Let us ignore that issue momentarily and focus on the underlying serious problem with contextualism. What is the logical form of this preamble? What possible logical particle would allow one to claim R now and not-R later without contradiction? Well, a conditional would do. Actually, a conditional damn well better do, for that's what the preamble is. Basically, Objectivism's justification scheme for the assertion of truth is something like
If (evidence) then (assertion).
On some levels, this is sufficient. After all, empirical data isn't true or false, it merely is. The problem is when we get to higher levels in which the evidence is also contextually certain statements. Then we have
If (premises are true) then (assertion).
Under this formulation, which obviously parallels deductive validity or inductive cogency, we can get away with the relativism inherent in contextualist theories. Since my data set justifies my belief that R, R is true. Since your data set justifies your belief that not-R, R is not true. This appears to be a contradiction, but given our preamble, there's none. For when an Objectivist asserts R, he really asserts something more like Q->R. If he later claims not R, it's because something is added to the evidence, so his new claim is (Q & T)->~R. This is a contradiction, it would seem, but that's only because our original antecedent was incomplete. Basically, the Objectivist was claiming R on the basis of both Q and the absence of T. He explicitly asserts this in his preamble. An Objectivist will change his belief if new data manifests, be it perceptual or the addition of new true statements. So, rather than beginning with Q->R, he actually was asserting (Q & ~T)-> R, but given T, it is now true that ~R, since he learns (separately, nota bene) that (Q & T)->~R.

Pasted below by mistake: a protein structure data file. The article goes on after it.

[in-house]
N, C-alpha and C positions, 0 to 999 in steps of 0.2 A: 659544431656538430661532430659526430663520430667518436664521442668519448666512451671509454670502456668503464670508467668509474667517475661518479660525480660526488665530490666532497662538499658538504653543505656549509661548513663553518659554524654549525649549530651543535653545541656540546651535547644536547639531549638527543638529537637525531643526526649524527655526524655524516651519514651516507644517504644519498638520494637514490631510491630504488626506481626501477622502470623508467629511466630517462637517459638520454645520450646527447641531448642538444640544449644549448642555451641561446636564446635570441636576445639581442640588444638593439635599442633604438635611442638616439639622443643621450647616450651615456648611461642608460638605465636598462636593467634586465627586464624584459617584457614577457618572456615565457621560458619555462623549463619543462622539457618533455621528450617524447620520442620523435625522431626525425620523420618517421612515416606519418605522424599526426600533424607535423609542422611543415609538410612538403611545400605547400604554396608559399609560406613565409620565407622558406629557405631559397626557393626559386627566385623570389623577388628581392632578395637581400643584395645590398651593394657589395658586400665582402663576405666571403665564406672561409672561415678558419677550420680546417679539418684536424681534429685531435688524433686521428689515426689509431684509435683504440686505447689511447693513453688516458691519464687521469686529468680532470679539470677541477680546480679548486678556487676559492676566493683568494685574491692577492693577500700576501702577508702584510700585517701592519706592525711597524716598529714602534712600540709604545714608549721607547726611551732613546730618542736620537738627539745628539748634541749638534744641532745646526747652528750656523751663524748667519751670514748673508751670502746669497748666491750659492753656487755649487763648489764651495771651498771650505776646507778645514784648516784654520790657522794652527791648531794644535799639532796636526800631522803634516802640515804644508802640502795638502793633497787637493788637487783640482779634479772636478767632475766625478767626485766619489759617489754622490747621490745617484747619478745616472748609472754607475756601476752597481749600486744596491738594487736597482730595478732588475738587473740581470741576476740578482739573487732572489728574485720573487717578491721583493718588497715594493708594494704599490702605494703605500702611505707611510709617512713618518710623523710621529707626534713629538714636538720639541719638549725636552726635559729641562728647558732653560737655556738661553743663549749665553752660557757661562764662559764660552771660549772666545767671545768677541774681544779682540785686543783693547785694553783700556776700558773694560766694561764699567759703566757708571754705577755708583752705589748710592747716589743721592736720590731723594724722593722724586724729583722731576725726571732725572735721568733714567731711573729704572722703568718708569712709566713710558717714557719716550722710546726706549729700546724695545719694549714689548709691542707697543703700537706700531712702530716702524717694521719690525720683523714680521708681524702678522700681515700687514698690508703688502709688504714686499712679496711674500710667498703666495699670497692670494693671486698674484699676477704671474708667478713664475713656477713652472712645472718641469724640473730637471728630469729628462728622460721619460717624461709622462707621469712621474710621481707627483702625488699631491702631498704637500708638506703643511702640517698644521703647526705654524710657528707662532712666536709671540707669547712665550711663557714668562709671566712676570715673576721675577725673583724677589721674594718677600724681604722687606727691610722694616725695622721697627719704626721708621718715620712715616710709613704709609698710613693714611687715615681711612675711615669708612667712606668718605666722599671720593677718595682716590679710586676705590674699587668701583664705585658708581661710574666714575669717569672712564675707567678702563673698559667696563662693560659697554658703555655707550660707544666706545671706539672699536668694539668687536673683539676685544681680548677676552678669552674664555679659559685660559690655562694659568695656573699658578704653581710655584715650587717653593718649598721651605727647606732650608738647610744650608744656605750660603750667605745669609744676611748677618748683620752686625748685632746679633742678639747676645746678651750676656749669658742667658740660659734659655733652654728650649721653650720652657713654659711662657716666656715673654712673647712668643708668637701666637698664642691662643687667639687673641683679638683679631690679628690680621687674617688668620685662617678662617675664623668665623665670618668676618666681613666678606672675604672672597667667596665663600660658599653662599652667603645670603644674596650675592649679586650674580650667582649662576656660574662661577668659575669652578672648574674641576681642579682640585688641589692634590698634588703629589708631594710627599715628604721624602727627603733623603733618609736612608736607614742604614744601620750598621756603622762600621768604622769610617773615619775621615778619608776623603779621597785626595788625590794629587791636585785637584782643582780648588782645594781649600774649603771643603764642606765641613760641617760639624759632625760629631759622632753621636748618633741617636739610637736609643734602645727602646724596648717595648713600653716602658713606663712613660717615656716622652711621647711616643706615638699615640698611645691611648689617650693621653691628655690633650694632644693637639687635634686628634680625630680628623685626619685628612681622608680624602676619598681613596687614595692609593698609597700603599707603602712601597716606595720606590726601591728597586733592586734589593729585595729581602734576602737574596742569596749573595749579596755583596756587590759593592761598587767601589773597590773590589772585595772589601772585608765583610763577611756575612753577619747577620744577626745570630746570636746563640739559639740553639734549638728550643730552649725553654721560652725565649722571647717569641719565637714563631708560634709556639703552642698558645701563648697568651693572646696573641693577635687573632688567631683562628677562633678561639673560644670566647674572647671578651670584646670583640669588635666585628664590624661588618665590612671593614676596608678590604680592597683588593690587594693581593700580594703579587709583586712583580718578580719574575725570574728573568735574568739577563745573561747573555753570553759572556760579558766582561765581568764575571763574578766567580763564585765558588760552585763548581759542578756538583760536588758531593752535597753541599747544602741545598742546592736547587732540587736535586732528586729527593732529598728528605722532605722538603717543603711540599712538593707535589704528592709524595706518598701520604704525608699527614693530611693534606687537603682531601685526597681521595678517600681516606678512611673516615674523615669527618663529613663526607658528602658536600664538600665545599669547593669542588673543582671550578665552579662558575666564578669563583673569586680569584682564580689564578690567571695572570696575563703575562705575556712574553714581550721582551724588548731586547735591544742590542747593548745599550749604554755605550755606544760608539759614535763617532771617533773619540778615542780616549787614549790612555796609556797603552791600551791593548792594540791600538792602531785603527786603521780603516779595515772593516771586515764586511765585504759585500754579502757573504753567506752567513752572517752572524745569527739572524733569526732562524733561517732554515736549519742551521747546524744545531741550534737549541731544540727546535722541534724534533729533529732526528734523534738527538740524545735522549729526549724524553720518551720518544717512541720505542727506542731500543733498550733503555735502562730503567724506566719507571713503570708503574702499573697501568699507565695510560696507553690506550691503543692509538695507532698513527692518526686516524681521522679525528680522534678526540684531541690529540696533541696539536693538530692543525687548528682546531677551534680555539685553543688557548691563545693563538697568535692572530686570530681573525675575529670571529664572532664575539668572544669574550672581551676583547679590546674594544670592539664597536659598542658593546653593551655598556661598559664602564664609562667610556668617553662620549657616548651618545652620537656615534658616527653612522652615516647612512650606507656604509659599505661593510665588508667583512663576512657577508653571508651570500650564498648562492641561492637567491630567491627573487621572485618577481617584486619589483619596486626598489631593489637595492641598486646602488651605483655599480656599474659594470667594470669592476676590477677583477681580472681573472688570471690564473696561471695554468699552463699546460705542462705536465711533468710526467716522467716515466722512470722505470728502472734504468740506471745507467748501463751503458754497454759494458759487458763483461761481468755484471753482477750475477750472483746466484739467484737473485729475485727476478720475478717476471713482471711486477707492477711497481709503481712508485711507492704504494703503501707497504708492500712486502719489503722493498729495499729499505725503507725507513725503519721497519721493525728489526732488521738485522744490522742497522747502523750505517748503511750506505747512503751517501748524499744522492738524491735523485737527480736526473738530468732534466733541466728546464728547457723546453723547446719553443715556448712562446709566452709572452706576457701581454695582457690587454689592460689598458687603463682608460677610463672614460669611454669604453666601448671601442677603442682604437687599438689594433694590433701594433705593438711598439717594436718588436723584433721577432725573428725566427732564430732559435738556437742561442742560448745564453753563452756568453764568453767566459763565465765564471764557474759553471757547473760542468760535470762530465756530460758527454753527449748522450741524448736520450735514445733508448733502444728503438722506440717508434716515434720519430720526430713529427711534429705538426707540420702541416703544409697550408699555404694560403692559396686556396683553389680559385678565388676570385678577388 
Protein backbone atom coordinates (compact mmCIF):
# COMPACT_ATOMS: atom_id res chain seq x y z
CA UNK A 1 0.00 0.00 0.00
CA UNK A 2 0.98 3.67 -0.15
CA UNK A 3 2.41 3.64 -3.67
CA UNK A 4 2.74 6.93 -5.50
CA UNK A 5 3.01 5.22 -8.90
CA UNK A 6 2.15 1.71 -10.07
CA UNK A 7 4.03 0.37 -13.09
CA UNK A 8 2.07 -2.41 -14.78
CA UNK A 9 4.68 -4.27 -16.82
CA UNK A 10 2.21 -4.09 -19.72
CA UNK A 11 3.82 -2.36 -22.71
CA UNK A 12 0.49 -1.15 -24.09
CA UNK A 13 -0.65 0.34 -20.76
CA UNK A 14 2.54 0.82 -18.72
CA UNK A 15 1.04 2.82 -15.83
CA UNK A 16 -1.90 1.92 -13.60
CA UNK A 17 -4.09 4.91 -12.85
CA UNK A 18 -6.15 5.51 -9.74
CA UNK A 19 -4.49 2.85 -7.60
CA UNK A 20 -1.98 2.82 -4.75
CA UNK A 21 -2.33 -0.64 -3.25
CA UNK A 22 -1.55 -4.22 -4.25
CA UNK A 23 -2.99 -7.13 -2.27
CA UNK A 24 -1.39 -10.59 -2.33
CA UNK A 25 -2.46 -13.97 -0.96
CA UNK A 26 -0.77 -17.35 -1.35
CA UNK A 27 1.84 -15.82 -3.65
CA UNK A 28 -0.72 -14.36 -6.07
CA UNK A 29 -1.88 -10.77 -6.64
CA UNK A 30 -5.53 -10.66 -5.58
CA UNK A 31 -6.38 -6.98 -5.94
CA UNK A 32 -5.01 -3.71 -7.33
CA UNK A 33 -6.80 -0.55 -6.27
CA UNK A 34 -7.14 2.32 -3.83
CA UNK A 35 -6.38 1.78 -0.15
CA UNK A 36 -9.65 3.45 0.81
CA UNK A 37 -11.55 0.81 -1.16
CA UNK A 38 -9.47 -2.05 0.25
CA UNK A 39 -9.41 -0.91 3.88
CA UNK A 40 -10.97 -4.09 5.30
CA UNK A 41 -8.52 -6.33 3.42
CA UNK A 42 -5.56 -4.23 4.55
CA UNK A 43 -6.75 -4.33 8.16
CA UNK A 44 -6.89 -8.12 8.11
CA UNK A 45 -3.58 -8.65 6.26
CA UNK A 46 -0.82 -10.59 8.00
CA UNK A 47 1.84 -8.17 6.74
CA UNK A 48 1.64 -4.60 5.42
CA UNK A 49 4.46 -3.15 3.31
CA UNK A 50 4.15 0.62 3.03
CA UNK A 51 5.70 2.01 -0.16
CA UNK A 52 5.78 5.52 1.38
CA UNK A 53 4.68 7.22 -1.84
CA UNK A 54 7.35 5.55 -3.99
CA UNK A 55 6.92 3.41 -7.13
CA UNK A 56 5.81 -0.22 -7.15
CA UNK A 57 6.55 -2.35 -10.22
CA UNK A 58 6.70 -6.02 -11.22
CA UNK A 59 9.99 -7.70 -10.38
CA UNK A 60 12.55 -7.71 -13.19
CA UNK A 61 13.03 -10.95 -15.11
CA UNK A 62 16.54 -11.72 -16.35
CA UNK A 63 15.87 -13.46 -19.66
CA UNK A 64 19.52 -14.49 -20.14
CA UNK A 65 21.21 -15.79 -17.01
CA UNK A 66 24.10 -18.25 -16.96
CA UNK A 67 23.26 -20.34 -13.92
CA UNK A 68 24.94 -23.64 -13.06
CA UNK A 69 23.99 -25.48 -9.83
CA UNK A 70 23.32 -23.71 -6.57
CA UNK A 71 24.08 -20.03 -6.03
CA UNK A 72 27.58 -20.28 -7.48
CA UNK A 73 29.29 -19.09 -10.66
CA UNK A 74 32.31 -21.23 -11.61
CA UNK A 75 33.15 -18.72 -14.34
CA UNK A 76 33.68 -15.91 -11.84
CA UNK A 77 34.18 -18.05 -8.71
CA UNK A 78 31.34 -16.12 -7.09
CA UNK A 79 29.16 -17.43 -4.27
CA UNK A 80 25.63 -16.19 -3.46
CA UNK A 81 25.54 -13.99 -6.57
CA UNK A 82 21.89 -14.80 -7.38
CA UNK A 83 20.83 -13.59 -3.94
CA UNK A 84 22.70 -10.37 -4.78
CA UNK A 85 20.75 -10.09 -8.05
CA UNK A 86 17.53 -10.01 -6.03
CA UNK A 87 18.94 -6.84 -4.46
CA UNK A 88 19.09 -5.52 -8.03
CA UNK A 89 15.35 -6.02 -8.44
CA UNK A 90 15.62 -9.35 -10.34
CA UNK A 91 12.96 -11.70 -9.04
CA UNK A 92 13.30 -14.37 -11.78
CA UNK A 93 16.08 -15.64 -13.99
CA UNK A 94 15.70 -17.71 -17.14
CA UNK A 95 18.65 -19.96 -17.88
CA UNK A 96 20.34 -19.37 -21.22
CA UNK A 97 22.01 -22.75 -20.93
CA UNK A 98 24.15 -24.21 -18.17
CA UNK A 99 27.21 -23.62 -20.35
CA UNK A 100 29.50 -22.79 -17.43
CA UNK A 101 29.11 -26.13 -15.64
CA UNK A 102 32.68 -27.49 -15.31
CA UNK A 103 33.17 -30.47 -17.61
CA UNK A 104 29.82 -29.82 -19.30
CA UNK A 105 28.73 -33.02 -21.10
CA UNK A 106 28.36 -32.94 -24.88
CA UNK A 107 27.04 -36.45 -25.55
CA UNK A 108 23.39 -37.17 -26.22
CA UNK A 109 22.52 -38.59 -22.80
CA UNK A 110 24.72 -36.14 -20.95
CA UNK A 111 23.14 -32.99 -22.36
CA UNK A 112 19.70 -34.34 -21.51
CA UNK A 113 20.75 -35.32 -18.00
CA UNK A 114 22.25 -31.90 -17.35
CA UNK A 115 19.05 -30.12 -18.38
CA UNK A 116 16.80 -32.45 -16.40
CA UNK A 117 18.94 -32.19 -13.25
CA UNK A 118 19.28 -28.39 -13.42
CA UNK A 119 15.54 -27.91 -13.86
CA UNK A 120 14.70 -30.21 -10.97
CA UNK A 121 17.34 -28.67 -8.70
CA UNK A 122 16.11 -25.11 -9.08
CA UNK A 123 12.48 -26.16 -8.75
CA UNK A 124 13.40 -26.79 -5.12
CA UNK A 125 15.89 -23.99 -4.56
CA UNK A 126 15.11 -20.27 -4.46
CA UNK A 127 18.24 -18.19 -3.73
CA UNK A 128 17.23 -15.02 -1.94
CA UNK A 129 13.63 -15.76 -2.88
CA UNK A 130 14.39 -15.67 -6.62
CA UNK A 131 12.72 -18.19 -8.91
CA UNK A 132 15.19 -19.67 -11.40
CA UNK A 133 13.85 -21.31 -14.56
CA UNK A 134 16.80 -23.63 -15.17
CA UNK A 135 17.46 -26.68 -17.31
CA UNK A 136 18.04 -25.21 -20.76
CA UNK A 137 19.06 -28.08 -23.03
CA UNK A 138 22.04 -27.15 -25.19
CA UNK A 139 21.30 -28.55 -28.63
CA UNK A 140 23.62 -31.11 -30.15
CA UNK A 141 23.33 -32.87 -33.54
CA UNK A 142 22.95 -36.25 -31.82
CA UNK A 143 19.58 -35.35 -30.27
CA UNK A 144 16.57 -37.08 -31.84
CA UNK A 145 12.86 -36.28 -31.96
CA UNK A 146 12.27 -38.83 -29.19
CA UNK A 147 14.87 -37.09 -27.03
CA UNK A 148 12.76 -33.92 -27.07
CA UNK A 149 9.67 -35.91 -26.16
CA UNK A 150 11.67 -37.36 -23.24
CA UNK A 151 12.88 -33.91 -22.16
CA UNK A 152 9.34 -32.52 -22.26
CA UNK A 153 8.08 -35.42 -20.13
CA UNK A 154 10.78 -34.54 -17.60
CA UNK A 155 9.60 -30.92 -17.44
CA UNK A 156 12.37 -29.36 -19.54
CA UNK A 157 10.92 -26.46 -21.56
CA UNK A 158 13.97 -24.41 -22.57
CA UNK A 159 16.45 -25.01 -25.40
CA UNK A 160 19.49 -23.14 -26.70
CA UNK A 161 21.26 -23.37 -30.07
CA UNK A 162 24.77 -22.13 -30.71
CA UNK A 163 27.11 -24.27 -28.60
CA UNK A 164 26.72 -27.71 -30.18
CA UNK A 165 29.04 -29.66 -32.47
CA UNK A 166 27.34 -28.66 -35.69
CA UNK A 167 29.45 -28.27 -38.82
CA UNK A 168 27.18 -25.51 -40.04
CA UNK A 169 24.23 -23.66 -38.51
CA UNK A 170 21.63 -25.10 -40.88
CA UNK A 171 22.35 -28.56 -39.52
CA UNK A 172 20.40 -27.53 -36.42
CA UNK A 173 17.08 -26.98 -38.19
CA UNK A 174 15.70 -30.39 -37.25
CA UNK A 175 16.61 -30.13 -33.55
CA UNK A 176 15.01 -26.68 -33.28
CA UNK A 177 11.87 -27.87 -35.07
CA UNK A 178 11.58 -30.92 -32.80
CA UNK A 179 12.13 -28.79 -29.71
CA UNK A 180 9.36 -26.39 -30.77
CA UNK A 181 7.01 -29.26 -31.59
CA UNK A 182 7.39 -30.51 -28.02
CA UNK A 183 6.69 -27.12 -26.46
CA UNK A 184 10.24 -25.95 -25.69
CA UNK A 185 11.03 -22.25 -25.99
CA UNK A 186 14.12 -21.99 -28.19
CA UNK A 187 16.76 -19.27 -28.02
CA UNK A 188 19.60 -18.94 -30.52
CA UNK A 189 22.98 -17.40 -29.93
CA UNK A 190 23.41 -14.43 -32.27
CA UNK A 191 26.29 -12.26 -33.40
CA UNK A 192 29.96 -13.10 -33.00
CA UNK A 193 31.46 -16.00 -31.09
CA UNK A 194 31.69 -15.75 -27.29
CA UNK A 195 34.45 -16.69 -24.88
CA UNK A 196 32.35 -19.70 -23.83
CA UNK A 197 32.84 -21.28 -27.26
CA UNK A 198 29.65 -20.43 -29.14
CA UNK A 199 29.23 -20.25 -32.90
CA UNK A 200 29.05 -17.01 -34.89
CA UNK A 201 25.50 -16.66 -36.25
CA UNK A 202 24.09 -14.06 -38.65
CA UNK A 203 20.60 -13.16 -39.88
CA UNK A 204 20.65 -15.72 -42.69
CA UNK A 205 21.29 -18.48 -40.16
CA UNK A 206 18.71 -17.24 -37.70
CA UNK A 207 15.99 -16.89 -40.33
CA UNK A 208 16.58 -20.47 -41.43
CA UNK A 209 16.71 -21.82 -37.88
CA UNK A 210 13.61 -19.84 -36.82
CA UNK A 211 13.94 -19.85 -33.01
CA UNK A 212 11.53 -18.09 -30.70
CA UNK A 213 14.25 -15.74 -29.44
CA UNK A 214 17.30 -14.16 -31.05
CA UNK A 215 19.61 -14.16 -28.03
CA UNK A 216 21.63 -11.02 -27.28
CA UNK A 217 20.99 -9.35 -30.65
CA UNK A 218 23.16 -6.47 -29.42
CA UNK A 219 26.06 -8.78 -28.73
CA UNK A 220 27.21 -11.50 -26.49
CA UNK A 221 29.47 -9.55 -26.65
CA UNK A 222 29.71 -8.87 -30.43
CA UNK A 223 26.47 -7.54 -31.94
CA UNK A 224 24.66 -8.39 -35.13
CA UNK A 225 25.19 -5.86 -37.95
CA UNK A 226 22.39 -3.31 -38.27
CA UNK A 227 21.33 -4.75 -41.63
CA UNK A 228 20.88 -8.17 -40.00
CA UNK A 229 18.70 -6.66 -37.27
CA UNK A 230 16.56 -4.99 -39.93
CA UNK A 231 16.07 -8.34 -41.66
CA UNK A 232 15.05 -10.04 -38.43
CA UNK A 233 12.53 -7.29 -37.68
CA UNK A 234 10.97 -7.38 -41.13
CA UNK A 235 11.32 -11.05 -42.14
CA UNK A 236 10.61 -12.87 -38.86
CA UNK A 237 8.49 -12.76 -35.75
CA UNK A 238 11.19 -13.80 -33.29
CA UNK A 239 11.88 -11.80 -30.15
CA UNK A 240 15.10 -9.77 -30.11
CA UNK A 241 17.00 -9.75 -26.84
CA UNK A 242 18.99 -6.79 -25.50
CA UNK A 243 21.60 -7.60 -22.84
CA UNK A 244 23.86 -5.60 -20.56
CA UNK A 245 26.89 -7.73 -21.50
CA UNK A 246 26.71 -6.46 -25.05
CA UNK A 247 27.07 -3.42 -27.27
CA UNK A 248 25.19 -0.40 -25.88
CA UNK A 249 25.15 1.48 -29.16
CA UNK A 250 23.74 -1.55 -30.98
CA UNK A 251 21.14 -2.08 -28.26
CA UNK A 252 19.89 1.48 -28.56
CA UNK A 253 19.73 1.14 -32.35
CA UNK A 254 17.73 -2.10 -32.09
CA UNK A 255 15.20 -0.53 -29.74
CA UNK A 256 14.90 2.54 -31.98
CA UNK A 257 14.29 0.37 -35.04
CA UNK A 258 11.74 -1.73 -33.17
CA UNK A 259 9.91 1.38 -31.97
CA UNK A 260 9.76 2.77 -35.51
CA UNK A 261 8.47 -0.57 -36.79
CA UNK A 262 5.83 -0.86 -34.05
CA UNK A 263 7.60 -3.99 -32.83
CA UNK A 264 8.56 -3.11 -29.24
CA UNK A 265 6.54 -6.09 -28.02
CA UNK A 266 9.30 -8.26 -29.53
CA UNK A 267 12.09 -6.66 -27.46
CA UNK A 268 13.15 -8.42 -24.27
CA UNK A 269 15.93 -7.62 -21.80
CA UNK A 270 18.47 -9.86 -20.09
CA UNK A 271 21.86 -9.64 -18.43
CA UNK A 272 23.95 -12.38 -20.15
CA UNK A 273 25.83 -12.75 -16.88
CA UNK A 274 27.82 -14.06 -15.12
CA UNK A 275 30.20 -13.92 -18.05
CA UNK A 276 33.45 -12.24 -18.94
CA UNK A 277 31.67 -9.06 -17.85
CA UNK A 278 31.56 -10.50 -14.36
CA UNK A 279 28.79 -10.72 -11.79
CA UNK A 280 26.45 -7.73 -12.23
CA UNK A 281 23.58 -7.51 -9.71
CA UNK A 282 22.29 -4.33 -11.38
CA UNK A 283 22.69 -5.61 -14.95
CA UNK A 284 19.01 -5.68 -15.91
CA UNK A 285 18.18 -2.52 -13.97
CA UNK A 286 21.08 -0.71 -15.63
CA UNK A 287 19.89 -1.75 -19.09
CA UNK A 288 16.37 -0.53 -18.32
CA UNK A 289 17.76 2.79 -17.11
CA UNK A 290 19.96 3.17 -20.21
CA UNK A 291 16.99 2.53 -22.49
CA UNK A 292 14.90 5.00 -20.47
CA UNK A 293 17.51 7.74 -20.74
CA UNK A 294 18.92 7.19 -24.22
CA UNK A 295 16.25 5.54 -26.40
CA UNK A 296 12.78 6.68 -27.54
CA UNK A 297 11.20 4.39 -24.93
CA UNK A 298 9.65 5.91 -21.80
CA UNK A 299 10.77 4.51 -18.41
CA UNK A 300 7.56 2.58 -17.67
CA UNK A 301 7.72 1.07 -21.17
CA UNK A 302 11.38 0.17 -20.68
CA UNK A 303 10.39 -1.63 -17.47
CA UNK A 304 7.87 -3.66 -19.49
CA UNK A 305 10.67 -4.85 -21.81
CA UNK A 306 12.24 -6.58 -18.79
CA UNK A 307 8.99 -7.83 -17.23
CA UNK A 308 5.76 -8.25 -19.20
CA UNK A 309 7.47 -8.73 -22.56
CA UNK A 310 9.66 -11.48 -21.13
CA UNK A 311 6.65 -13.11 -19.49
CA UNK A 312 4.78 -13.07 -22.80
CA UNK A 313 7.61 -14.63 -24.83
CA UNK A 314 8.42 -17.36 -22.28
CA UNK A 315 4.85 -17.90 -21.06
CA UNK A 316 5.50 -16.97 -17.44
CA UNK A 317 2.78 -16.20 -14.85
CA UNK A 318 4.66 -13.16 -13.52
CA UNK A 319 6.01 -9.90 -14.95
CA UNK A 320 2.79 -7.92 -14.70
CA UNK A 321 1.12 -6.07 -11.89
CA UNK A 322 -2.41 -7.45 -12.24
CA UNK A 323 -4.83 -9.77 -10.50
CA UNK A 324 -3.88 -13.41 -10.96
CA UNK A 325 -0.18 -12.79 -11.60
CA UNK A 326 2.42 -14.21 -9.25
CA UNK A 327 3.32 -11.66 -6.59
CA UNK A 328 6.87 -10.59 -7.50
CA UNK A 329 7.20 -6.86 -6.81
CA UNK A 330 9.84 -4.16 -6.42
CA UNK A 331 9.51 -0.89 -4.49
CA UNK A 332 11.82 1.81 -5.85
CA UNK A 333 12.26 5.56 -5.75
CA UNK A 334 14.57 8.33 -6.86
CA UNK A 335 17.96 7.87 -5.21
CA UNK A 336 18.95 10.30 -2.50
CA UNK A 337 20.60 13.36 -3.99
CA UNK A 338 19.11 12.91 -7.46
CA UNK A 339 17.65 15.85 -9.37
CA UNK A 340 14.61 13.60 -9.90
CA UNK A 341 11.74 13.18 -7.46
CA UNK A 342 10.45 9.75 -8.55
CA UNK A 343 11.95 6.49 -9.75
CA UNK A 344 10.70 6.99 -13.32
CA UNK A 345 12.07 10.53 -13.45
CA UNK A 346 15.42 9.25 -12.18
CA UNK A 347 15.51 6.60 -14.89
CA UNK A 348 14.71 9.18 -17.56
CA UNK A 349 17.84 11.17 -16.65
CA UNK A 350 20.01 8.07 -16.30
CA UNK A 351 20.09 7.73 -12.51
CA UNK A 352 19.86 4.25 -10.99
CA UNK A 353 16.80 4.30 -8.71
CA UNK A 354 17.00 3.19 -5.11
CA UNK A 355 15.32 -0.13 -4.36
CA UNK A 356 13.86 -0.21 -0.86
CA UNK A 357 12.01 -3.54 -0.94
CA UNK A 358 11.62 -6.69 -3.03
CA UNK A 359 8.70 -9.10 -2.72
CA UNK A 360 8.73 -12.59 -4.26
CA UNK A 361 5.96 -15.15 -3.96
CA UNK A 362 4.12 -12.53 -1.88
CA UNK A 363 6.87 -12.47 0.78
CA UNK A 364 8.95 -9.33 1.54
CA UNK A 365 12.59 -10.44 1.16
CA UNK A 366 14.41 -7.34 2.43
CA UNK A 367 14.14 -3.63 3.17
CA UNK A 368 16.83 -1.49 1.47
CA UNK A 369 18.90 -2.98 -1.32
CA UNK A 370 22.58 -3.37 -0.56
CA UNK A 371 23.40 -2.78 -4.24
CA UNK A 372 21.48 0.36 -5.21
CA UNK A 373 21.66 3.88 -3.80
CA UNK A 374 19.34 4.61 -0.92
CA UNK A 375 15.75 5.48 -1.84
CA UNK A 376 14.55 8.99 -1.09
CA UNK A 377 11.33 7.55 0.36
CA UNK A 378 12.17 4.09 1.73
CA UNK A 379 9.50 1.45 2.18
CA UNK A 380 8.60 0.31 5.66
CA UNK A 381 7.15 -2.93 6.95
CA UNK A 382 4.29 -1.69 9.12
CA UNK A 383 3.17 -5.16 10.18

These statements, (Q & T)->~R and (Q & ~T)->R, are consistent. So the Objectivist can claim both and not contradict himself. His previous truth can stay true back then, given his nice preamble, but he can also that the assertion is actually false, since his new evidence changes the evidence referred to in his preamble now. He's not claiming that both R and ~R were true at the same time and in the same respect, for they're true only in the respect that they're justified.
I suspect that one could pounce upon that with considerable ease, but I'll resist.
Now, here's the point. Most knowledge is inductive and made up of such conditional statements (given preamble then assertion). But on this, one cannot deductively conclude any non conditional statement. If all I have for premises is string of conditionals, I cannot conclude any statement that is not itself a conditional or a permutation of a conditional (such as an 'or' statement).
Sure, we can get first level statements, since the evidence in the preamble simply is and is neither true nor false. On that level, we don't say that if something is true then something else is true, we simply abstract away. But don't we abstract on the basis of perceived similarities and differences? And aren't these all based on whatever data we happen to have observed? And isn't that conditional? We might have developed slightly different concepts with different data. An eskimo has 400 concepts for solid water to the English speaker's 3 or 4.
Is all knowledge ultimately conditional? I don't mean conditional as in it requires evidence to make it true (if the universe then...), but all knowledge claims are based on a preamble, the truth of which must be established by another preamble, the basis of which is some data which only conditionally supports first tier concepts and statements?
I unconditionally hope not.